“One of the first things the fishery needs to do is a formal stock evaluation” explains Álvarez Morales. “We’re unsure whether it’s depleted or if they’re fishing at a sustainable level. We need to help develop a proper harvest strategy and train the fishers to log data more effectively. This pre-agreed framework [the harvest strategy] will mean fisheries management decisions can be made quickly, if stocks are found to be depleted”.

“Stronger data is not only important for stock status, but also in gaining confidence that illegal shark finning isn’t happening. We know that small sharks, sometimes caught as bycatch in the traps, wouldn’t be commercially viable for the shark fin trade. They also wouldn’t be as valuable to fishers as the lobsters, but it’s having the evidence and monitoring systems in place to prove this”.

A lack of long-term planning and ineffective governance has led to overexploitation of lobster stocks, loss of local biodiversity and increased economic stress for many fisheries in the region.

 “We also need to build better management practices” Álvarez Morales continues. “We’re trying to establish a management committee compiled of fishers, governments, scientists, NGOs and other stakeholders. Currently there’s no formal entity or decision-making body.”

Two small boats with fishermen and another boat on horizon Fishermen in the MSC certified northern red rock lobster fishery, Baja California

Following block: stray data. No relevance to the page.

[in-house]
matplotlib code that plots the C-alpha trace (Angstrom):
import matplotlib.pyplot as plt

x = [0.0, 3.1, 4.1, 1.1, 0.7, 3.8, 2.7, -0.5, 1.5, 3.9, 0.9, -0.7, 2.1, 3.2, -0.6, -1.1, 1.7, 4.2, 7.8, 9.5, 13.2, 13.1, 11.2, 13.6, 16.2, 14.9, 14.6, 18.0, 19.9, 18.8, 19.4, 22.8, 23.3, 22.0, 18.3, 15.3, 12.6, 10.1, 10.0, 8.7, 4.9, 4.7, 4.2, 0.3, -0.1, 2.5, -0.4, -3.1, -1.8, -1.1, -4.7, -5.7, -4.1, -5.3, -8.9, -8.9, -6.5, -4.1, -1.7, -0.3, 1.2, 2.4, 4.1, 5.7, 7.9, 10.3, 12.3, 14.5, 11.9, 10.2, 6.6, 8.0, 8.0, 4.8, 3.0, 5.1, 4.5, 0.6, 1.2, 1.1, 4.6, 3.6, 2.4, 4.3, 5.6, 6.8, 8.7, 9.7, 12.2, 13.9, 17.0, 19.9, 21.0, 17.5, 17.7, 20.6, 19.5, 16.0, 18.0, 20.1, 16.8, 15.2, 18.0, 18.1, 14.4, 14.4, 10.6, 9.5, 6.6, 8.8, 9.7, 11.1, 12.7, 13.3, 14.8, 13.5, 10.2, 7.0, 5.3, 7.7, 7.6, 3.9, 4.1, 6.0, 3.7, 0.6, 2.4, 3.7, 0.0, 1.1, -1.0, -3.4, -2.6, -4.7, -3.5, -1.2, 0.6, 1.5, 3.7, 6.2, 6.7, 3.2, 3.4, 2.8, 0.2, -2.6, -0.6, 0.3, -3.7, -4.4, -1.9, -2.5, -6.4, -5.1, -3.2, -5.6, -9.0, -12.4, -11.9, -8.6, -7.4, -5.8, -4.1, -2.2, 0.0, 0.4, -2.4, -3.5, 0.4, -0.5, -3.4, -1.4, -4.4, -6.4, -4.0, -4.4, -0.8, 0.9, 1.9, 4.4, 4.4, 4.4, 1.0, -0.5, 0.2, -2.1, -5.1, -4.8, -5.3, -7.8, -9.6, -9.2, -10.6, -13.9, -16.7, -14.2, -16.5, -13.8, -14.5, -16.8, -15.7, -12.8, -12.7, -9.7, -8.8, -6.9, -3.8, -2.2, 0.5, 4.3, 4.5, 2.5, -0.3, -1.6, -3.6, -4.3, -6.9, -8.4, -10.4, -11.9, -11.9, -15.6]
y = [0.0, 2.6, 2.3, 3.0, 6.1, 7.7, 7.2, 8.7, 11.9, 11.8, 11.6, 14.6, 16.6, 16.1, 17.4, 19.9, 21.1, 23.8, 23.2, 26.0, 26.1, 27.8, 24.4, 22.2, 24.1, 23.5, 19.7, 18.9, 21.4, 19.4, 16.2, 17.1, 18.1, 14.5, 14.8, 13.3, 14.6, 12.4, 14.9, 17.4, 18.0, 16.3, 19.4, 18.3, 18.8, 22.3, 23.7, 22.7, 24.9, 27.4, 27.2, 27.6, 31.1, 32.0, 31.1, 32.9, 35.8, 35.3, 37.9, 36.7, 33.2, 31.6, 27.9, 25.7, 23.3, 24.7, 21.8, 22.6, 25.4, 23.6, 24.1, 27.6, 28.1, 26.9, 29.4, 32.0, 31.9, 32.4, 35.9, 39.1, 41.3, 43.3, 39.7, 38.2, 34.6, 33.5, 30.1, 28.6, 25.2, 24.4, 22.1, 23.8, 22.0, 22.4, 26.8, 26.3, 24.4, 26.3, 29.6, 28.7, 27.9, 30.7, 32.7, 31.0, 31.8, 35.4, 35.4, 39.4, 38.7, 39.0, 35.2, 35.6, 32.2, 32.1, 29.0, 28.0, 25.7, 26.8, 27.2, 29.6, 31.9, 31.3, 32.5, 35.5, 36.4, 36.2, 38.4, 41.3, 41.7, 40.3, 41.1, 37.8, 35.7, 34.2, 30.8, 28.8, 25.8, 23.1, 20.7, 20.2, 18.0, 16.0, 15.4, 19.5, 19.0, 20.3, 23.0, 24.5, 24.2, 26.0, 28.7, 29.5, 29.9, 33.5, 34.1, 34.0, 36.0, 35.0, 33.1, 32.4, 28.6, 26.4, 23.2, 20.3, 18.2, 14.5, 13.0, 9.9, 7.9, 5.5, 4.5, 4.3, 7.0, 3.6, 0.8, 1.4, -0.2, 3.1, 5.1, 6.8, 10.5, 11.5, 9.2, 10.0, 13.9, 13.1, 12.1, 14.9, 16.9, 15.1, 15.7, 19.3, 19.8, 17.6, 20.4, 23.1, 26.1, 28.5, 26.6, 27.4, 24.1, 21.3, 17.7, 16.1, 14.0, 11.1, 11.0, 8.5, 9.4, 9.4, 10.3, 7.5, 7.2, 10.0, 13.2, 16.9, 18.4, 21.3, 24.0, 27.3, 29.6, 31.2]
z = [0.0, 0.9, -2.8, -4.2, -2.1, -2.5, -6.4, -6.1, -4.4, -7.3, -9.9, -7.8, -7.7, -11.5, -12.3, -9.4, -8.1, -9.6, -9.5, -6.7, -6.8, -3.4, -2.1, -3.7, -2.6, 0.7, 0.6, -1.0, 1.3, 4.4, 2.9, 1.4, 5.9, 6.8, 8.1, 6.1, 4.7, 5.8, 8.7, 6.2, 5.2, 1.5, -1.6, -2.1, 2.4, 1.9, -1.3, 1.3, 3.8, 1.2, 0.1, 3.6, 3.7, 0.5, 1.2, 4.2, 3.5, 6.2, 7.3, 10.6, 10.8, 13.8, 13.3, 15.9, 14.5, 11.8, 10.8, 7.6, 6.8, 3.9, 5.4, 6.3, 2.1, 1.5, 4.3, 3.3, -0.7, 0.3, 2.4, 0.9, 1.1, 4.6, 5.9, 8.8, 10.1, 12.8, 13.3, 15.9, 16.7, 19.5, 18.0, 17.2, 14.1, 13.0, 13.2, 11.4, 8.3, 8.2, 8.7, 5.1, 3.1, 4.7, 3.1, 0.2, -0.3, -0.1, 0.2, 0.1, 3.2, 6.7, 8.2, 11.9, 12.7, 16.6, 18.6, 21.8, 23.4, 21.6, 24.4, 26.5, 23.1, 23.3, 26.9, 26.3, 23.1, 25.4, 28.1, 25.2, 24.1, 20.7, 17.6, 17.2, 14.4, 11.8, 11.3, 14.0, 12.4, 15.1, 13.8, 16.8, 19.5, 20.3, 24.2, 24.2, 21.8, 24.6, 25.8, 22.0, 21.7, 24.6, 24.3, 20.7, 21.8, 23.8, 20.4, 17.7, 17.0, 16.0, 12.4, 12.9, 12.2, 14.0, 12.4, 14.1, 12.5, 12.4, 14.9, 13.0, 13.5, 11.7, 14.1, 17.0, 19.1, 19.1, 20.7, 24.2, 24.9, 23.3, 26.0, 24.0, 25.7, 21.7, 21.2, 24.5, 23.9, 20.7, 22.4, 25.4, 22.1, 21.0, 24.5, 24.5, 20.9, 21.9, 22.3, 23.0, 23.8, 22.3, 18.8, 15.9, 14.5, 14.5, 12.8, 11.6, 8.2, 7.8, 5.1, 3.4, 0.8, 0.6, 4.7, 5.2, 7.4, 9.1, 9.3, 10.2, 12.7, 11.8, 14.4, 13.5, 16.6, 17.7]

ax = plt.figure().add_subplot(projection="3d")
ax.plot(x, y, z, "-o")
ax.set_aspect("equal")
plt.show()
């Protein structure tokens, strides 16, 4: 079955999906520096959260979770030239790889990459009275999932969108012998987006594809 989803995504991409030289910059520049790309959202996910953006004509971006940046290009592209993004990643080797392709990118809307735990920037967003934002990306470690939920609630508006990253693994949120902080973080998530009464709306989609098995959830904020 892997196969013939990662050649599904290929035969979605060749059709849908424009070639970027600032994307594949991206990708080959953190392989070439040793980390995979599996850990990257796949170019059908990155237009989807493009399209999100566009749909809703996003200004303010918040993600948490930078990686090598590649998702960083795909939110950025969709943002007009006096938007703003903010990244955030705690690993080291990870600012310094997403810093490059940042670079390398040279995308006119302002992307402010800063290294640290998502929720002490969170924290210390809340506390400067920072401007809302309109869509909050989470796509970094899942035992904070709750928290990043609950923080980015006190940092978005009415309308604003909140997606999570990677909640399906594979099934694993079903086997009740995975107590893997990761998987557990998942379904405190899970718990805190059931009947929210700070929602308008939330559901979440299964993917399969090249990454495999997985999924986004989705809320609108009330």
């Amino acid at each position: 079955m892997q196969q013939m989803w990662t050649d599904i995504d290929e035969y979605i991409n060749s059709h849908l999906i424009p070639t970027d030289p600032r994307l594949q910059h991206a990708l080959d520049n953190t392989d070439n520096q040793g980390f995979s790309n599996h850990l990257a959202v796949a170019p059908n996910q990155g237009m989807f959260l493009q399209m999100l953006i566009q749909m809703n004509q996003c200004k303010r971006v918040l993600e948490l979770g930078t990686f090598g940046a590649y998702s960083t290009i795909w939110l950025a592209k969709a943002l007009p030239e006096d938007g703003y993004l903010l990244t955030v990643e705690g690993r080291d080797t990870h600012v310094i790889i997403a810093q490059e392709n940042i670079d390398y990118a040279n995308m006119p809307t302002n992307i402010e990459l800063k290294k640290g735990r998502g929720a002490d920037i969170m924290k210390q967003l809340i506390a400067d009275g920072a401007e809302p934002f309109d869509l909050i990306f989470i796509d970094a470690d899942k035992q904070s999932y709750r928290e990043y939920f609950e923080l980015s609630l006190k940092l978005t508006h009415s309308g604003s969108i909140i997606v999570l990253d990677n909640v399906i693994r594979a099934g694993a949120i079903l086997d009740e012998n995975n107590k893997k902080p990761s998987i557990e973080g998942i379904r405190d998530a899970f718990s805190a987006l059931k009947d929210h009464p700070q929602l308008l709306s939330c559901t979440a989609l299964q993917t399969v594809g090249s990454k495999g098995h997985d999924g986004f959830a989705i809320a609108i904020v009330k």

Clamping down on illegal fishing

Illegal fishing is also a problem, with some people landing lobsters from areas where they don’t have permits. It’s estimated that around 30-40% of all “legally” landed lobster in Mexico comes from illegal sources. However, the fishing cooperatives have exclusive fishing areas and good control over their members, so co-management is already working in the area.

Incentivising the Mexican government to take action against individuals is part of the work plan to ensure the problem is addressed by the right authorities. But in the past, pressure from government has led to civil unrest, demonstrating the socio-economic difficulties the country faces in improving the sustainability of its fisheries.

“Besides new data training, we’re also thinking about implementing devices that fishers can use for surveillance such as logging reports of illegal fishing” explains Álvarez Morales.

“This could be a phone or a tablet and could also help to record all sorts of data such as logging the release of sharks.”

Benefits of sustainable fishing in developing regions

Achieving sustainability for small-scale fisheries in some countries is difficult due to limited on-the-ground governance. Minimal enforcement of fisheries management and lack of incentives have cultivated a short-term vision for the use of natural resources. 

“Overfishing creates a lose-lose situation for everyone” says Álvarez Morales. “The fishers lose income, the environment loses functionality and health, and consumers lose access to delicious and healthy food.”

By working together, neighbouring fisheries can create more productive stocks from which they can fish sustainably. This will enable all the lobster fishers of Baja California to reap the benefits of their local marine resource well into the future.

Applications for 2021 Ocean Stewardship Fund grants are now open

Fisher standing in a boat throwing a net with the sun shining in the background

Ocean Stewardship Fund

Our fund aims to grow the number of sustainable fisheries worldwide. Grants are available for fisheries at all stages on their path to sustainability.

Find out more